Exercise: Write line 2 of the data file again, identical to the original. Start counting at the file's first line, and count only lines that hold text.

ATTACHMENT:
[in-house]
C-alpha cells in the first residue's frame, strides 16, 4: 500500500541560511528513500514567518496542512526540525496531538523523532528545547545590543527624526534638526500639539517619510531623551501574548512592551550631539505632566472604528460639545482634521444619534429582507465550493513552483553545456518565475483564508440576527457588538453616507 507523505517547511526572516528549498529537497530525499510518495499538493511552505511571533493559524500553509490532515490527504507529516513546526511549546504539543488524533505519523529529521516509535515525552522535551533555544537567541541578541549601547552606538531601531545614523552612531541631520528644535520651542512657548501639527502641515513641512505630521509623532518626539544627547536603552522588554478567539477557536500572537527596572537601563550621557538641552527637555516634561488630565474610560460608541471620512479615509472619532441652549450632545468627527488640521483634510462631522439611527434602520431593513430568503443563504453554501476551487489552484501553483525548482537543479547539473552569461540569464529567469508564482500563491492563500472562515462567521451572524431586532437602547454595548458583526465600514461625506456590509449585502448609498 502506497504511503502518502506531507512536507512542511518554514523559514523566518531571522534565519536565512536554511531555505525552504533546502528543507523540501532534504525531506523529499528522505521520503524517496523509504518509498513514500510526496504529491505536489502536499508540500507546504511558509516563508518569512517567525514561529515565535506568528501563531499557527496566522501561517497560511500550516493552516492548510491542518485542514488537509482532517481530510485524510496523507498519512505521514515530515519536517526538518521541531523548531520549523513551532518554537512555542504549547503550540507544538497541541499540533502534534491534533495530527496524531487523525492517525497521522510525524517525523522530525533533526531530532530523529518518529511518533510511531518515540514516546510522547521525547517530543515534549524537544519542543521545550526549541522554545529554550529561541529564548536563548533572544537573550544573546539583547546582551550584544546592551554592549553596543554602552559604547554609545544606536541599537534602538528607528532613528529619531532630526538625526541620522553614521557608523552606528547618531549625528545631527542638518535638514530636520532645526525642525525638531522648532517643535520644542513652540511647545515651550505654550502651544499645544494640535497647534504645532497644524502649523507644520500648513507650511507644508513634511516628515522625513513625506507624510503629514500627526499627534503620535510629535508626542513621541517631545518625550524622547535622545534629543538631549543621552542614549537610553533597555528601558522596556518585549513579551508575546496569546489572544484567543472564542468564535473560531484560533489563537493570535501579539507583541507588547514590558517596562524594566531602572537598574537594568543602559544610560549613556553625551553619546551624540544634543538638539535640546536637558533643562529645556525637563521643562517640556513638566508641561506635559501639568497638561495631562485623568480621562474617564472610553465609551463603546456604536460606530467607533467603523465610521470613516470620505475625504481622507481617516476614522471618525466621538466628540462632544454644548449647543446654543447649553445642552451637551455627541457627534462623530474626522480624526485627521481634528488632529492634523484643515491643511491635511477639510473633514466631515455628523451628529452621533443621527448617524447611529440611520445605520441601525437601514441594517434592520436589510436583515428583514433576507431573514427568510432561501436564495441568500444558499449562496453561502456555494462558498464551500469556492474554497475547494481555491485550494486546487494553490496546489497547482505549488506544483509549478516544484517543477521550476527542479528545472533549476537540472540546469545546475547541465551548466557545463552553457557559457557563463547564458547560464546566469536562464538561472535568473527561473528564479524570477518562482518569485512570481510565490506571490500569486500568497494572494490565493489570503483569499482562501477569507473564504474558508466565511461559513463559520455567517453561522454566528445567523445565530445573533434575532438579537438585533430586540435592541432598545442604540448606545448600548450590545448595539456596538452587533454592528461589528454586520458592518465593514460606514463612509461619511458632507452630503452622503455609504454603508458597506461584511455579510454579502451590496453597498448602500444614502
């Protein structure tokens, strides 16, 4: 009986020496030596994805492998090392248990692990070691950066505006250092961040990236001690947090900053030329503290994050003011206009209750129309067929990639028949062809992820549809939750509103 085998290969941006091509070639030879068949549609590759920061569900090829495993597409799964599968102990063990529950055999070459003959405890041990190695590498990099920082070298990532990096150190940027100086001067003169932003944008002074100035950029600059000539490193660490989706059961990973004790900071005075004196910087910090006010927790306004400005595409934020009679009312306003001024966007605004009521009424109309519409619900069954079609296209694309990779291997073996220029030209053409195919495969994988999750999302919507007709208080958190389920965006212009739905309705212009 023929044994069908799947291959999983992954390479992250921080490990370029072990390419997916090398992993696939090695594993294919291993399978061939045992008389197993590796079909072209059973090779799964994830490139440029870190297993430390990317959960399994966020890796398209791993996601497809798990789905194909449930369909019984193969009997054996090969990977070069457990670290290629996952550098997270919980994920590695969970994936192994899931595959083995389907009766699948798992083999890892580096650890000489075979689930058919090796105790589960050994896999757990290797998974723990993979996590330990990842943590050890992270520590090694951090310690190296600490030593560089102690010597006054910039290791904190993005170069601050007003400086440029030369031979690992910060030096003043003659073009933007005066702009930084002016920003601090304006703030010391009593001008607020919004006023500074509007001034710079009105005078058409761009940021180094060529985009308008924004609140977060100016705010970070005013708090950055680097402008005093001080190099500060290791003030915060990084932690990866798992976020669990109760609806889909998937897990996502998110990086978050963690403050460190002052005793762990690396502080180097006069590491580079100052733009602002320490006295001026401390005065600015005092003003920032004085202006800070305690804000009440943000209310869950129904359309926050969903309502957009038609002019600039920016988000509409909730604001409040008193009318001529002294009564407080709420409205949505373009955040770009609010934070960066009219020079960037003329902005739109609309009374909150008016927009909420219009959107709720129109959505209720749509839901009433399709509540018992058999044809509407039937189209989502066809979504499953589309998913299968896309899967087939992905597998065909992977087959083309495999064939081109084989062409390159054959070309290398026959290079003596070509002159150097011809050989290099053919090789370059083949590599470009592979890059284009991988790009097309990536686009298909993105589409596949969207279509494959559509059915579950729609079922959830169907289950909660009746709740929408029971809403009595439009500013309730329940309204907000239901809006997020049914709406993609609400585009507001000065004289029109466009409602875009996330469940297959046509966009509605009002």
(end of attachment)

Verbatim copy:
C-alpha cells in the first residue's frame, strides 16, 4: 500500500541560511528513500514567518496542512526540525496531538523523532528545547545590543527624526534638526500639539517619510531623551501574548512592551550631539505632566472604528460639545482634521444619534429582507465550493513552483553545456518565475483564508440576527457588538453616507 507523505517547511526572516528549498529537497530525499510518495499538493511552505511571533493559524500553509490532515490527504507529516513546526511549546504539543488524533505519523529529521516509535515525552522535551533555544537567541541578541549601547552606538531601531545614523552612531541631520528644535520651542512657548501639527502641515513641512505630521509623532518626539544627547536603552522588554478567539477557536500572537527596572537601563550621557538641552527637555516634561488630565474610560460608541471620512479615509472619532441652549450632545468627527488640521483634510462631522439611527434602520431593513430568503443563504453554501476551487489552484501553483525548482537543479547539473552569461540569464529567469508564482500563491492563500472562515462567521451572524431586532437602547454595548458583526465600514461625506456590509449585502448609498 502506497504511503502518502506531507512536507512542511518554514523559514523566518531571522534565519536565512536554511531555505525552504533546502528543507523540501532534504525531506523529499528522505521520503524517496523509504518509498513514500510526496504529491505536489502536499508540500507546504511558509516563508518569512517567525514561529515565535506568528501563531499557527496566522501561517497560511500550516493552516492548510491542518485542514488537509482532517481530510485524510496523507498519512505521514515530515519536517526538518521541531523548531520549523513551532518554537512555542504549547503550540507544538497541541499540533502534534491534533495530527496524531487523525492517525497521522510525524517525523522530525533533526531530532530523529518518529511518533510511531518515540514516546510522547521525547517530543515534549524537544519542543521545550526549541522554545529554550529561541529564548536563548533572544537573550544573546539583547546582551550584544546592551554592549553596543554602552559604547554609545544606536541599537534602538528607528532613528529619531532630526538625526541620522553614521557608523552606528547618531549625528545631527542638518535638514530636520532645526525642525525638531522648532517643535520644542513652540511647545515651550505654550502651544499645544494640535497647534504645532497644524502649523507644520500648513507650511507644508513634511516628515522625513513625506507624510503629514500627526499627534503620535510629535508626542513621541517631545518625550524622547535622545534629543538631549543621552542614549537610553533597555528601558522596556518585549513579551508575546496569546489572544484567543472564542468564535473560531484560533489563537493570535501579539507583541507588547514590558517596562524594566531602572537598574537594568543602559544610560549613556553625551553619546551624540544634543538638539535640546536637558533643562529645556525637563521643562517640556513638566508641561506635559501639568497638561495631562485623568480621562474617564472610553465609551463603546456604536460606530467607533467603523465610521470613516470620505475625504481622507481617516476614522471618525466621538466628540462632544454644548449647543446654543447649553445642552451637551455627541457627534462623530474626522480624526485627521481634528488632529492634523484643515491643511491635511477639510473633514466631515455628523451628529452621533443621527448617524447611529440611520445605520441601525437601514441594517434592520436589510436583515428583514433576507431573514427568510432561501436564495441568500444558499449562496453561502456555494462558498464551500469556492474554497475547494481555491485550494486546487494553490496546489497547482505549488506544483509549478516544484517543477521550476527542479528545472533549476537540472540546469545546475547541465551548466557545463552553457557559457557563463547564458547560464546566469536562464538561472535568473527561473528564479524570477518562482518569485512570481510565490506571490500569486500568497494572494490565493489570503483569499482562501477569507473564504474558508466565511461559513463559520455567517453561522454566528445567523445565530445573533434575532438579537438585533430586540435592541432598545442604540448606545448600548450590545448595539456596538452587533454592528461589528454586520458592518465593514460606514463612509461619511458632507452630503452622503455609504454603508458597506461584511455579510454579502451590496453597498448602500444614502